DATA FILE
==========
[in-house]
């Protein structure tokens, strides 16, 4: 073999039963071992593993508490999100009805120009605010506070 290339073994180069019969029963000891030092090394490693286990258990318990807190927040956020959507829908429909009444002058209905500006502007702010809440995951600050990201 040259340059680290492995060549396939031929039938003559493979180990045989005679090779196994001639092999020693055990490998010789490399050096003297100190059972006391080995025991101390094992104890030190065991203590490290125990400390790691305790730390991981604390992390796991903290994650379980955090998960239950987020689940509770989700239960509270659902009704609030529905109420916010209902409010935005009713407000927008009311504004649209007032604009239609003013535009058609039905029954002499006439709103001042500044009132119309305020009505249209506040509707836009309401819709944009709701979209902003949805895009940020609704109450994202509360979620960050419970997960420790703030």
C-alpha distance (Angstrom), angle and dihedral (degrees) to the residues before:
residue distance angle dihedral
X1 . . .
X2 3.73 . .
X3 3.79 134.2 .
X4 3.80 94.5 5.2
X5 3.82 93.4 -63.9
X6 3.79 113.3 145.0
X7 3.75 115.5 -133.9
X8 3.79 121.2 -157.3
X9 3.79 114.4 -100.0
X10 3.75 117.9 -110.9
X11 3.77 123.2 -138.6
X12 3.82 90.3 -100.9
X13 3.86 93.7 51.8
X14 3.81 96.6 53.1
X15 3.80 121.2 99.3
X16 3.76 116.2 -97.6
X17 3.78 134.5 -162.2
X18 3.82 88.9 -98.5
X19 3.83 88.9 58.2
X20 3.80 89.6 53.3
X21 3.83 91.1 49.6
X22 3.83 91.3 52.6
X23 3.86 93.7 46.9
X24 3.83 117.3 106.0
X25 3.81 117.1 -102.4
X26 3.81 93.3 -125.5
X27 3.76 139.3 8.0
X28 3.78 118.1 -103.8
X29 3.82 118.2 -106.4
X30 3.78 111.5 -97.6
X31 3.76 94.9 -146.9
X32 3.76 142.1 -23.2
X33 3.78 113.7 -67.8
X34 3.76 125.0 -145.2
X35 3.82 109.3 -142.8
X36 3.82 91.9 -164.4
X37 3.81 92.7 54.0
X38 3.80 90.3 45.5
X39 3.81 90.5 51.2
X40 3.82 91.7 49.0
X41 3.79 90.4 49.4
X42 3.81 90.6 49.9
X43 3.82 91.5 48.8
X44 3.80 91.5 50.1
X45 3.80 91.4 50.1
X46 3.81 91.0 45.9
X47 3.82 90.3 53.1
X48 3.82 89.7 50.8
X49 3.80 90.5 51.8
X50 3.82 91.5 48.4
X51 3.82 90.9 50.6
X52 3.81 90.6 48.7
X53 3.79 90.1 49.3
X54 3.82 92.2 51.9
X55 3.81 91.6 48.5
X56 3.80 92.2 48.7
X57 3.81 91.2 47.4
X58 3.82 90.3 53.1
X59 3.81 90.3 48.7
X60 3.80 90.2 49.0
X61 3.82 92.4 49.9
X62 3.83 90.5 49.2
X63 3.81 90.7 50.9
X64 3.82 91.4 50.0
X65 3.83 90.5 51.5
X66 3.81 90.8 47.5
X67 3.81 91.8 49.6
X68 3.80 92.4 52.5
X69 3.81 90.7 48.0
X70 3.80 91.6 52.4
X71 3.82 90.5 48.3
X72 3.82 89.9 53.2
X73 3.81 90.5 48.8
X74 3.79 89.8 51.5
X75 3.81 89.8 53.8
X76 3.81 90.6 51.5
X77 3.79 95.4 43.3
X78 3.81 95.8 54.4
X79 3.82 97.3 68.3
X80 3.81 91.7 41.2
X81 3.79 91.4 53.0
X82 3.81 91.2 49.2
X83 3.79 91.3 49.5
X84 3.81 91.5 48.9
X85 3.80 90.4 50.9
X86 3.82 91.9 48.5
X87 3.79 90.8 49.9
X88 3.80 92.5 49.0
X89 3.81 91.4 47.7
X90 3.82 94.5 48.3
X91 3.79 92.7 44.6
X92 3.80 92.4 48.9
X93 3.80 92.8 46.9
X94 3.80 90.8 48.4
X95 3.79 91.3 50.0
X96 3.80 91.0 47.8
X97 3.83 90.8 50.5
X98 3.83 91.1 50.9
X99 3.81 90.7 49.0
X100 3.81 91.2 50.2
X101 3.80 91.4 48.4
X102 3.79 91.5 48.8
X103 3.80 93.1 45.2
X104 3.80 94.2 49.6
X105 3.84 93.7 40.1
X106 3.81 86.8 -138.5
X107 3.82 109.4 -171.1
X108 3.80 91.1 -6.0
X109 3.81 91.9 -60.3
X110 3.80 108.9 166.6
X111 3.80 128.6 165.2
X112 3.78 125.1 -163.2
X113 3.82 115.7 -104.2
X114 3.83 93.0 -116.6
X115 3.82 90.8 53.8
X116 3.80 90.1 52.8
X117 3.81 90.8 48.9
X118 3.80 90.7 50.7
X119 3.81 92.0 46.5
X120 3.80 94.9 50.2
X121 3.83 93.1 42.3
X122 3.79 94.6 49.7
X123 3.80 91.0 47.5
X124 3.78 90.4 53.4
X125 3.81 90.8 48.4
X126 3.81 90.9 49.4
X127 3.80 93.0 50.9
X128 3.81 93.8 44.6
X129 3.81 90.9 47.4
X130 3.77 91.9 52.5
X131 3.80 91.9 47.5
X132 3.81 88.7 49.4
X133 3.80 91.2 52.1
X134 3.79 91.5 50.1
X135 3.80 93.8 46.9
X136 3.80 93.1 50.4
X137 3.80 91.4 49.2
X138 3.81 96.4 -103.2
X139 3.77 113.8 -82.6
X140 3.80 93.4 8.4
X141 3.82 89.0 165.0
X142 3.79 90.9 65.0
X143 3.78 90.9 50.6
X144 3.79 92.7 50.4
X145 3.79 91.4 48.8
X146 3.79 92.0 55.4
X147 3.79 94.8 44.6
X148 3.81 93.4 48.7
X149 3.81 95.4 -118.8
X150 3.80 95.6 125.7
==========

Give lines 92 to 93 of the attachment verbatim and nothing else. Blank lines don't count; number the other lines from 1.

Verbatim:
X88 3.80 92.5 49.0
X89 3.81 91.4 47.7